I read this post a few days ago on Lobste.rs (you can read the comments here) and I don’t think I agree with some of what Stephan says in his post.
Basically, what Stephan says in the article is that he has had issues finding a free email forwarding solution so he can forward email sent to a custom domain, to a Gmail account (or multiple Gmail accounts).
Let’s look at the problem more closely: 1) we want to have a custom domain that we can use for receiving and sending email 2) we don’t want an actual email account for each of these because all are supposed to just forward to gmail (or something similar). 3) Setup and maintenance shall be easy and 4) it should be free.
Why should it be free?
I understand the first 3 points that Stephan makes above, but I take issue with #4. Personally, I consider email to be as important as my ISP, or my mobile phone contract – it’s a utility that I need. I imagine that’s the same for many people reading this post, as most people need an email address these days.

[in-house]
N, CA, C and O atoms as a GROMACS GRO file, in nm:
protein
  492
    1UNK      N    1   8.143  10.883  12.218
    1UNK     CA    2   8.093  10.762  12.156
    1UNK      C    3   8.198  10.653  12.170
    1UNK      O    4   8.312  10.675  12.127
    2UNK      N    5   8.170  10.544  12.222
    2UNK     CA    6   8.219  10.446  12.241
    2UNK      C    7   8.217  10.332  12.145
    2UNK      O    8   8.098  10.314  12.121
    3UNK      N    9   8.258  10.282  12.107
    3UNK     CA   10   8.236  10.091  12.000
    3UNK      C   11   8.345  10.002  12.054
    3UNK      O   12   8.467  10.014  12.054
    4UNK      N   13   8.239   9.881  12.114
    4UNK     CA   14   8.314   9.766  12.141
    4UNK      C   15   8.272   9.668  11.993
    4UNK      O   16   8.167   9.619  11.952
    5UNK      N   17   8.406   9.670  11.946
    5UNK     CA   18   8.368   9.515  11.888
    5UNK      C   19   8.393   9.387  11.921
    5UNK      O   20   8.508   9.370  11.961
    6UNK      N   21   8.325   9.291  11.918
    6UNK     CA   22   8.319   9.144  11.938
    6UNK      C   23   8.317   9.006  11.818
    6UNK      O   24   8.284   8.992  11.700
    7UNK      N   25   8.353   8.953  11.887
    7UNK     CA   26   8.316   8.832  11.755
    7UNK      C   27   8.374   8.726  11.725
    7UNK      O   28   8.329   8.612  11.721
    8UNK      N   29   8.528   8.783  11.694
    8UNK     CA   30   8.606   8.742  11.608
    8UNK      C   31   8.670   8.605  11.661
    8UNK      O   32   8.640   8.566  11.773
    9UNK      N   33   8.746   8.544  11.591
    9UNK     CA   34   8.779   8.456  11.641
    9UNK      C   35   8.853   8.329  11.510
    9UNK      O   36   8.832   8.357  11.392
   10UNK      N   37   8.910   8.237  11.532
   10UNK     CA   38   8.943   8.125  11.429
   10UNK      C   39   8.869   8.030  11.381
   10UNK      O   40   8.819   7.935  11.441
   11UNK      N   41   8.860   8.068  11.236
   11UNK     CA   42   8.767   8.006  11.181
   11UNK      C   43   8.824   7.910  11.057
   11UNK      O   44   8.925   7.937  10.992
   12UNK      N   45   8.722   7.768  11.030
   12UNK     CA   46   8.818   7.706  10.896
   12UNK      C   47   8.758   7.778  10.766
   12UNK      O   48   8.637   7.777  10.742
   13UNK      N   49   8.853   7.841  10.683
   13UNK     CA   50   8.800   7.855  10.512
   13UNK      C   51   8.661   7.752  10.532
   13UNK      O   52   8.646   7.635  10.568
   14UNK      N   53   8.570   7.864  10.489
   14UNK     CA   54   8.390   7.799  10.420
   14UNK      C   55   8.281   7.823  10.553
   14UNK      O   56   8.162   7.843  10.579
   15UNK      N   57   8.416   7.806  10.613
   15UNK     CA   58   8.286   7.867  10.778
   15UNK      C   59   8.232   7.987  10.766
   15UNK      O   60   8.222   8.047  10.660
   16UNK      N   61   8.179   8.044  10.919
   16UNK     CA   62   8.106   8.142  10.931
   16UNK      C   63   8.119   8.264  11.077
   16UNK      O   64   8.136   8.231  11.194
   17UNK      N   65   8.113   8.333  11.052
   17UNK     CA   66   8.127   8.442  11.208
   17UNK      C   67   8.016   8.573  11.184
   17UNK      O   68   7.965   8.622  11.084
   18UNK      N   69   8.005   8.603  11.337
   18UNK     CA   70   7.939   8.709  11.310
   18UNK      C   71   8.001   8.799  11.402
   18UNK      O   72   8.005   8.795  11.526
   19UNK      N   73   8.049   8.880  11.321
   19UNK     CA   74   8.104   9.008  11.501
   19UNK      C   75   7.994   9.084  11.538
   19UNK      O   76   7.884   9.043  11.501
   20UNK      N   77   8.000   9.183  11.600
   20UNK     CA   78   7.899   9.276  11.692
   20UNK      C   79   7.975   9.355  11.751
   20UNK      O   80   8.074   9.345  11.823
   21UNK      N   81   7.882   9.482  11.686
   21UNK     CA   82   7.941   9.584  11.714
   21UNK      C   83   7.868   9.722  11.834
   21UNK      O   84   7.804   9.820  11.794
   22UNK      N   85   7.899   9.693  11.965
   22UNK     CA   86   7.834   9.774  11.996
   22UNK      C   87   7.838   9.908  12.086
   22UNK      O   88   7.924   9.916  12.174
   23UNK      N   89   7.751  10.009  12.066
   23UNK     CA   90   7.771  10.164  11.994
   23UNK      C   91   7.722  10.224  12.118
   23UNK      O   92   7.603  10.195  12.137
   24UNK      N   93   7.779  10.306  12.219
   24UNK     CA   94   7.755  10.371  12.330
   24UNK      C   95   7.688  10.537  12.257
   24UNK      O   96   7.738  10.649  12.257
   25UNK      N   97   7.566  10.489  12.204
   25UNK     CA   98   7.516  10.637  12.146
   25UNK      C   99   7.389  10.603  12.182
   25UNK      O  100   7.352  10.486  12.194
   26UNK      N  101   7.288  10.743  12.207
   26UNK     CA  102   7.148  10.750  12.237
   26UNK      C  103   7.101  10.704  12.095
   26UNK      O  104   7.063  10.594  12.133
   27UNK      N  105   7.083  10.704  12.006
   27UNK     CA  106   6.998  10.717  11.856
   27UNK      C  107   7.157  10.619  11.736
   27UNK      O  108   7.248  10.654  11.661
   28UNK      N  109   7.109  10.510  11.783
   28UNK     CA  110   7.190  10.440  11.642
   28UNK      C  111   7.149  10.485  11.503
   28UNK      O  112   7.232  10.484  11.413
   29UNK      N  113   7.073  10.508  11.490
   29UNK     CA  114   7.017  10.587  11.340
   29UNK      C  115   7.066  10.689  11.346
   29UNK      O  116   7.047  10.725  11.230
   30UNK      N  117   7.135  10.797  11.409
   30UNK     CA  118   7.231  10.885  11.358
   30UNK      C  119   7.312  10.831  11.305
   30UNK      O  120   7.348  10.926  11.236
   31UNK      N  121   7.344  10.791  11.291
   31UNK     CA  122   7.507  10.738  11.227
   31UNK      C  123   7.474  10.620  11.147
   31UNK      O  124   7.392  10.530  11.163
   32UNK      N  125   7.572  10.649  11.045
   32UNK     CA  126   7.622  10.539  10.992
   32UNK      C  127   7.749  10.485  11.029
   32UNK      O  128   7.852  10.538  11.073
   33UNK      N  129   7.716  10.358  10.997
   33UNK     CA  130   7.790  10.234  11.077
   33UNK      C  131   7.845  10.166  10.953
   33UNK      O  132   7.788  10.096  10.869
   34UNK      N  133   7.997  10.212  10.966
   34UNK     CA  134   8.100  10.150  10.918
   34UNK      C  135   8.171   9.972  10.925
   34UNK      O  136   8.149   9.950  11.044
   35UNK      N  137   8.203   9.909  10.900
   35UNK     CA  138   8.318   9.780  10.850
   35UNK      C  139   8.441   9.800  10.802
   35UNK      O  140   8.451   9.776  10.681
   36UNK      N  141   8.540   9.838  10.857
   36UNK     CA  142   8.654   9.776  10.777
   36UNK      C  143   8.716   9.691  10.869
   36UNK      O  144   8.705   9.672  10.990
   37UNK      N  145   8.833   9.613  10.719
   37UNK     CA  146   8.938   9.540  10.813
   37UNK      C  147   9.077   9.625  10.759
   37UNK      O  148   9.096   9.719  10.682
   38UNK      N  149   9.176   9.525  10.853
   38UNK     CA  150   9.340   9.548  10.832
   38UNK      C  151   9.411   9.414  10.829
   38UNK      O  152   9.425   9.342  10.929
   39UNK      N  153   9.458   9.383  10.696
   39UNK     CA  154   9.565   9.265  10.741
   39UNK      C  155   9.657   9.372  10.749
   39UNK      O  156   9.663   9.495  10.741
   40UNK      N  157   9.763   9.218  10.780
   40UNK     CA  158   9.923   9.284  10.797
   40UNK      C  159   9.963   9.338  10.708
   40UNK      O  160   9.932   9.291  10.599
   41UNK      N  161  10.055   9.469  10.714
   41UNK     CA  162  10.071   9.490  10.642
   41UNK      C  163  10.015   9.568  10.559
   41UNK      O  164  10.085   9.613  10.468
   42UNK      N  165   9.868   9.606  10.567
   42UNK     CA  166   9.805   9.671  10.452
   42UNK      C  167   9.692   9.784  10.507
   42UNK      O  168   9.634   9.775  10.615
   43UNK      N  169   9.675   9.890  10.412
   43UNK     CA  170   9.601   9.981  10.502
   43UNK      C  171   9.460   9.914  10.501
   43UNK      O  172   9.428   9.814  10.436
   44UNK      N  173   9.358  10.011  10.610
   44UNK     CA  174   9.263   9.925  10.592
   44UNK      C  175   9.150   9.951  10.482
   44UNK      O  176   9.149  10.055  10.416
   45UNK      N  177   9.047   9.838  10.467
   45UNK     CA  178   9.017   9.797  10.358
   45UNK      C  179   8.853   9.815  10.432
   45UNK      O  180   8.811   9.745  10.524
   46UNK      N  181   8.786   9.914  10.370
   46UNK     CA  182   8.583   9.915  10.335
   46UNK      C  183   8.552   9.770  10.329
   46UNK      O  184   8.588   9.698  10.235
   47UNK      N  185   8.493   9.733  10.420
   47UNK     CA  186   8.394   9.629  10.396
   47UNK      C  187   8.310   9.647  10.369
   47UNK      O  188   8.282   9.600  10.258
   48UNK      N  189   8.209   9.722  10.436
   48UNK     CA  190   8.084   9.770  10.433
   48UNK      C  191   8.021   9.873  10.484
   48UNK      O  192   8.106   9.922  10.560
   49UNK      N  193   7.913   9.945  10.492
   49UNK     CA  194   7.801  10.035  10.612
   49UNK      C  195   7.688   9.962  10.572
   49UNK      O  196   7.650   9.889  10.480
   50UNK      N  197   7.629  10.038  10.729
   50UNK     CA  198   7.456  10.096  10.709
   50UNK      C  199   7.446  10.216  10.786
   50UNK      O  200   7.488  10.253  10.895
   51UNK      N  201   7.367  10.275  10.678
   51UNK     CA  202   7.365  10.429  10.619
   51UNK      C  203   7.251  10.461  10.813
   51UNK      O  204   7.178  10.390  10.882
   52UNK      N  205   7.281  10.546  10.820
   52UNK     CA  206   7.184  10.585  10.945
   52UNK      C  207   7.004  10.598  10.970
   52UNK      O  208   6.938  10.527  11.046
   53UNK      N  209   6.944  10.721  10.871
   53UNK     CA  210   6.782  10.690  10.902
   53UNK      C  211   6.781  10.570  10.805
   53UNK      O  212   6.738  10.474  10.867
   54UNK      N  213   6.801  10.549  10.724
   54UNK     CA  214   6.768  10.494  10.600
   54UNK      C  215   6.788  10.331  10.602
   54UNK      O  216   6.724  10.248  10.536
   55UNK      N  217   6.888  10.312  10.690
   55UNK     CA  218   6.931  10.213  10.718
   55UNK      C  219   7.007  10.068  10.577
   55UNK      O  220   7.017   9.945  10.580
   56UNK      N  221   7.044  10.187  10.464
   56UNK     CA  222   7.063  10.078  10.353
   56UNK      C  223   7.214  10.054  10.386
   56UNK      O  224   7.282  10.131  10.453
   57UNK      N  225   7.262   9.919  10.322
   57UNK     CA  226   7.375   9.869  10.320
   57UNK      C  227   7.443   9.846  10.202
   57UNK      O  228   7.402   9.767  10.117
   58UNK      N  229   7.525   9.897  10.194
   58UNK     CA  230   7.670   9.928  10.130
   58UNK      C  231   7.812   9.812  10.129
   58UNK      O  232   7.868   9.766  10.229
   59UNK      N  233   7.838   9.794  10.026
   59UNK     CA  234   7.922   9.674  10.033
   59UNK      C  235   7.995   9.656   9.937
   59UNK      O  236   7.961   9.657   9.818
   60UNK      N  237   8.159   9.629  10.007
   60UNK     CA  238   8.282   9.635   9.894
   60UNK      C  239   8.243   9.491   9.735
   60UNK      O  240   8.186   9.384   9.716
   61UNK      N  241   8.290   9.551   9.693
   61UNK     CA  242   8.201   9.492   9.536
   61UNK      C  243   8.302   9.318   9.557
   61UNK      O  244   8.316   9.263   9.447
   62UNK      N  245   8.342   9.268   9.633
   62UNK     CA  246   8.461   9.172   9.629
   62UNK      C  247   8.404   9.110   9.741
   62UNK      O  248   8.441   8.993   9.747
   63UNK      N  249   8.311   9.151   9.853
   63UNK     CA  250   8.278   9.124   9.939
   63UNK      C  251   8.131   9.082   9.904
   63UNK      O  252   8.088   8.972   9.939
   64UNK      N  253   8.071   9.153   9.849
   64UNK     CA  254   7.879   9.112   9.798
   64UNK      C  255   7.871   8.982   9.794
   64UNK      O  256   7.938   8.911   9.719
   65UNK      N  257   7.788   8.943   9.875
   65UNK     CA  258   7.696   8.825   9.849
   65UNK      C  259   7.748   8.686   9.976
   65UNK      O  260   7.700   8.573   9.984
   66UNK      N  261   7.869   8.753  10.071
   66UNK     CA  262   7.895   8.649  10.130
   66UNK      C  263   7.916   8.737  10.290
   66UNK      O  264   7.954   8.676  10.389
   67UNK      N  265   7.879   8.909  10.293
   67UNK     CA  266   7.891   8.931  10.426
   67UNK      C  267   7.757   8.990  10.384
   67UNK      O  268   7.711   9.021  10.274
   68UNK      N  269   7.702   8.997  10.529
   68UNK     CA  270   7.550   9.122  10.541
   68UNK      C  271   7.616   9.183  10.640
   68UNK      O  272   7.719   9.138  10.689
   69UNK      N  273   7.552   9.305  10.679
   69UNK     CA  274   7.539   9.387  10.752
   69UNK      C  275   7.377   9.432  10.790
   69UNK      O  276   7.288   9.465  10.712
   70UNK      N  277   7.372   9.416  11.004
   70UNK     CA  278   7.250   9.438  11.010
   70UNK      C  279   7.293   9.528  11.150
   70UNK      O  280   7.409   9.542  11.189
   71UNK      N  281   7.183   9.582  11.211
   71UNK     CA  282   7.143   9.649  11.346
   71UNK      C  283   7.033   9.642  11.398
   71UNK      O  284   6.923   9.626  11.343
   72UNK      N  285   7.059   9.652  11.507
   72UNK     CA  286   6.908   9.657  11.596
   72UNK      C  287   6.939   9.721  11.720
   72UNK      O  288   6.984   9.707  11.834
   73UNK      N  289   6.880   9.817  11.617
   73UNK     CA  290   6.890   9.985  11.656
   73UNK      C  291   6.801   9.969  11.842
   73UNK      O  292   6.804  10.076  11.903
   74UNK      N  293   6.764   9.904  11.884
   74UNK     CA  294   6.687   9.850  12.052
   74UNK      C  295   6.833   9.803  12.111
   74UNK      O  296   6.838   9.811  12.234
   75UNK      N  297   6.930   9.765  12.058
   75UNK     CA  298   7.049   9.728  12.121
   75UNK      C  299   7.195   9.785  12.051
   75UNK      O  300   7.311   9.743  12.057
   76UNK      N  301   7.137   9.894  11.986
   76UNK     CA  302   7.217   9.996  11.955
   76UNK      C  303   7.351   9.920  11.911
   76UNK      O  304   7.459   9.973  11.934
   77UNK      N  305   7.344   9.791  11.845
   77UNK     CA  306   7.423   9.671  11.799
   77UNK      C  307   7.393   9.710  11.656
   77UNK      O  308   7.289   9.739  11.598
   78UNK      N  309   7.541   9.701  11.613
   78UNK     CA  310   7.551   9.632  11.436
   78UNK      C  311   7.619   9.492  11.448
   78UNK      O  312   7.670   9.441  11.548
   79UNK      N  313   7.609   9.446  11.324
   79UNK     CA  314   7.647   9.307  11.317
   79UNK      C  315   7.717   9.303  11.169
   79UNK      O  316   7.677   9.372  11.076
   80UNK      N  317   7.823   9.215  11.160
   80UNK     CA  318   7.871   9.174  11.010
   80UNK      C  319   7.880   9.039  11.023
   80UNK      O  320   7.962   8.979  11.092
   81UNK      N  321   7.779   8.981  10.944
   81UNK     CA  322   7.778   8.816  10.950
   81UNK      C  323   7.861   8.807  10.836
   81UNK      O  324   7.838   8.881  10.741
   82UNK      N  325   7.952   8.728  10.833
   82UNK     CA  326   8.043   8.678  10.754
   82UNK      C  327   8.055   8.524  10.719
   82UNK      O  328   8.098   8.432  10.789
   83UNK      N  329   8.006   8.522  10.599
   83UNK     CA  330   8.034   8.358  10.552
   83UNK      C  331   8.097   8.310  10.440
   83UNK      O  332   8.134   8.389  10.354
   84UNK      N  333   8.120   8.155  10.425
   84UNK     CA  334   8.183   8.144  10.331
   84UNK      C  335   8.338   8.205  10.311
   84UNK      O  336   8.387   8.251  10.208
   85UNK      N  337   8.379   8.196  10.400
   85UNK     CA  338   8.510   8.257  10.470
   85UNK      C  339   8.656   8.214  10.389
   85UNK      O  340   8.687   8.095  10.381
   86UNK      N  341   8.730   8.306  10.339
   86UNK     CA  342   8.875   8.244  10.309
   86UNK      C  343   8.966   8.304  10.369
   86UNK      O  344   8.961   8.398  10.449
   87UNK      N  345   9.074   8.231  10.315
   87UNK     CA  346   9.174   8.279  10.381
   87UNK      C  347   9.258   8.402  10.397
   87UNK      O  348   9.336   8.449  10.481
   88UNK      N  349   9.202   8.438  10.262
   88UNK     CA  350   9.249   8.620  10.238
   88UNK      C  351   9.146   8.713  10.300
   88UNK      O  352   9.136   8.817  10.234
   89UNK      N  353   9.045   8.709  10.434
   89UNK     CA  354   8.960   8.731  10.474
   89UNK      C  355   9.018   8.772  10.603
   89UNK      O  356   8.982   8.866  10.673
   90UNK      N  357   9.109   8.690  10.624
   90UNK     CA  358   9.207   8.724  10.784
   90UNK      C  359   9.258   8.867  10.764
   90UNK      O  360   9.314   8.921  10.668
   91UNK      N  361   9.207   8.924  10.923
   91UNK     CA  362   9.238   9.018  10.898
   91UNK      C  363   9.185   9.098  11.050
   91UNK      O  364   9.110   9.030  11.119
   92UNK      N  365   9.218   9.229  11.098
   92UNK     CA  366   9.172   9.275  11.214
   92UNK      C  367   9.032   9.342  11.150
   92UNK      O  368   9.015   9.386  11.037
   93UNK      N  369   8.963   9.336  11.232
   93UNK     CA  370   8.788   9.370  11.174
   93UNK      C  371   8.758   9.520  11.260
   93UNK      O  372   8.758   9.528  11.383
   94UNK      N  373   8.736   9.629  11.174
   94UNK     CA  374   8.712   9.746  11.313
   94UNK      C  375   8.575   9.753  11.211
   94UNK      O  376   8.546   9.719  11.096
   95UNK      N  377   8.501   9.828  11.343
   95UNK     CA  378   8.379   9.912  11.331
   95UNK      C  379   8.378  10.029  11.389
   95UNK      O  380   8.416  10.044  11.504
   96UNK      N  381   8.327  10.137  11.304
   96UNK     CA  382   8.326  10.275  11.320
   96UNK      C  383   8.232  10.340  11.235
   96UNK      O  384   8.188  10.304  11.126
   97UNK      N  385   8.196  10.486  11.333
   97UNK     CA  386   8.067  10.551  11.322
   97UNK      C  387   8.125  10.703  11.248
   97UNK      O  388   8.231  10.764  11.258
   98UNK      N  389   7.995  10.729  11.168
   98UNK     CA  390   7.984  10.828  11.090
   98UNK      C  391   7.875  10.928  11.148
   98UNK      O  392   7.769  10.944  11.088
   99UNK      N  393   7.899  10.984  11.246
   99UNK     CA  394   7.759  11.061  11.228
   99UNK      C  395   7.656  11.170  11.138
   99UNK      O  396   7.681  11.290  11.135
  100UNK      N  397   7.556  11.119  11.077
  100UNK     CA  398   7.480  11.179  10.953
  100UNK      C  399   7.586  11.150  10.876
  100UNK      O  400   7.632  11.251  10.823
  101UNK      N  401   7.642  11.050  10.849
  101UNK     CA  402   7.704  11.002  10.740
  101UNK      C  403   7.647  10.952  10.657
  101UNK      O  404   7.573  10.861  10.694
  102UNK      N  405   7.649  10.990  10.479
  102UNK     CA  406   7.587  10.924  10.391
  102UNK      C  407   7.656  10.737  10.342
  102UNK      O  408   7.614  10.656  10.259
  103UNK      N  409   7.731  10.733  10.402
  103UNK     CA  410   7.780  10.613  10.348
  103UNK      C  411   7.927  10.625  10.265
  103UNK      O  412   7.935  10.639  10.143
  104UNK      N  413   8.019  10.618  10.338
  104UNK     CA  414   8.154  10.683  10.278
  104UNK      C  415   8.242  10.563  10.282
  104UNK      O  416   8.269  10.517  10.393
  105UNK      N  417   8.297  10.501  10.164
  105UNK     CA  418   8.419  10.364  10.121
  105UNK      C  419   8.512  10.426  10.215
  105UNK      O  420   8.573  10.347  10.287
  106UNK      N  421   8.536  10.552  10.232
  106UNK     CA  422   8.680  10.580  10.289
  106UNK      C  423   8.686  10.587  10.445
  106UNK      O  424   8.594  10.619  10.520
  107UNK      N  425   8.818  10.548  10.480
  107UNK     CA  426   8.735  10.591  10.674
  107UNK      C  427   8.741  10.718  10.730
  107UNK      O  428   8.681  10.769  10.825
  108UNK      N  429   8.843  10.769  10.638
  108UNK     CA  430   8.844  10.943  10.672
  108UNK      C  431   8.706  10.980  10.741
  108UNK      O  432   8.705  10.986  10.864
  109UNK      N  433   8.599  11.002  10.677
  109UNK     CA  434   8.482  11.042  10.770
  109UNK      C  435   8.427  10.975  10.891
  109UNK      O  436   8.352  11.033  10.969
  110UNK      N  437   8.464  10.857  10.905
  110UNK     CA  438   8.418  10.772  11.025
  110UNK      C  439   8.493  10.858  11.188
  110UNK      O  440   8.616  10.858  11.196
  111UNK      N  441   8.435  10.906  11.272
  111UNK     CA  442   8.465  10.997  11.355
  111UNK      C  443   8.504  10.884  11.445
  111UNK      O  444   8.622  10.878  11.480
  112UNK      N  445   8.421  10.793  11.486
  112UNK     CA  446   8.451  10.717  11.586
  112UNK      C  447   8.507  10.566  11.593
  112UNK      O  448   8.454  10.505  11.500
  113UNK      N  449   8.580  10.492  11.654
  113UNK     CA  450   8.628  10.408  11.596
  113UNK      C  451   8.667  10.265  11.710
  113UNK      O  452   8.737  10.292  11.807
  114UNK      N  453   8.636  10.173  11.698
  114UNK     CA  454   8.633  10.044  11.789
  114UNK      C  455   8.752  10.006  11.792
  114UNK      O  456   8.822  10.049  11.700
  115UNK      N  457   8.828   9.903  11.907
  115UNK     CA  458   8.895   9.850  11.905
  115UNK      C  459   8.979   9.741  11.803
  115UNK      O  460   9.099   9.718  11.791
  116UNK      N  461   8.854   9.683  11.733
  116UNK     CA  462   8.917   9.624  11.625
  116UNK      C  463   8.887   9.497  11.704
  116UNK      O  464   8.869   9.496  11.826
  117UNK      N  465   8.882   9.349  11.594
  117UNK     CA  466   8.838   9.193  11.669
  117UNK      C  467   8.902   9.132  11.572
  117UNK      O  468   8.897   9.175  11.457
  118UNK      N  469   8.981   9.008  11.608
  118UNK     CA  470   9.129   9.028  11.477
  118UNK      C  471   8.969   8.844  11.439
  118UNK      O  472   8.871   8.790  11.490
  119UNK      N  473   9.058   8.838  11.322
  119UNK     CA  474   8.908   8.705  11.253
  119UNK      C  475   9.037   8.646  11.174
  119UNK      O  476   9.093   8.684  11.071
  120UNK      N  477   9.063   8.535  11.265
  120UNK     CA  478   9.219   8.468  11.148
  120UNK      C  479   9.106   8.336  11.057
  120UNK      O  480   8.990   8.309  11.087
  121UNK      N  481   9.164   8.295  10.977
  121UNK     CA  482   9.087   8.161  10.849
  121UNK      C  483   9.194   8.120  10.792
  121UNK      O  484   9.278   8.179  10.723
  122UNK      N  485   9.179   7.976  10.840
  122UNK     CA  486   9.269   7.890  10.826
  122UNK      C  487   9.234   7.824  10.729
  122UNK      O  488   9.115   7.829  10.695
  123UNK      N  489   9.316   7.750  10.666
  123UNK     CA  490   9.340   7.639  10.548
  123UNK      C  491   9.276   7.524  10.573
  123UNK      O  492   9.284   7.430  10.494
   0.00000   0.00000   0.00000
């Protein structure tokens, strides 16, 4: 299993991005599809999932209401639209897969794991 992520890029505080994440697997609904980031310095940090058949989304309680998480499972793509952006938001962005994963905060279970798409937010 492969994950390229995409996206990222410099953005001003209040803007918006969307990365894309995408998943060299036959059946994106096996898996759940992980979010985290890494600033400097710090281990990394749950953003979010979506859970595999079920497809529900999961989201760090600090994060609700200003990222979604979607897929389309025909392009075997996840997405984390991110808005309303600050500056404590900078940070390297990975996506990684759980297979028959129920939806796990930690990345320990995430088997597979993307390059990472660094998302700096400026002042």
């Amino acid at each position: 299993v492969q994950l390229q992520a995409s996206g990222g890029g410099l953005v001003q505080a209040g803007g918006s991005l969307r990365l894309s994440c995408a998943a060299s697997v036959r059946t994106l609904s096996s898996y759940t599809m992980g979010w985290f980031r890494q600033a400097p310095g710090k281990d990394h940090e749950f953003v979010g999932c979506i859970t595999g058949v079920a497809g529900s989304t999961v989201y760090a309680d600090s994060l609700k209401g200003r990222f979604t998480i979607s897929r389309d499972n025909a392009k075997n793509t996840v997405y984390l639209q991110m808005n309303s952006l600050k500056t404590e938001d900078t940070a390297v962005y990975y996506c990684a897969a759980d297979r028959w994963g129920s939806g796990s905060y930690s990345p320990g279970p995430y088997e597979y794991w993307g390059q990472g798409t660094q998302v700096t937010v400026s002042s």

Because of that, I would much prefer to pay for a service than rely on a free one. Plus, being a free service, do you actually know what these providers are doing with your personal and private mail that is traversing their infrastructure?
If I were in a similar position to Stephan, I’d do one of the following:
- A paid email forwarding solution, like Mailgun or Amazon SES.
- Most domain registrars offer email forwarding with the domain purchase.
- A DNS provider that provides email forwarding, like ClouDNS.
Or, better yet, I wouldn’t use Gmail in the first place. Instead, I would have email hosting with a more privacy respecting email provider. I personally use Zoho to host my mail. It’s a paid service, but is very cheap at approximately £0.80/month ($1/month).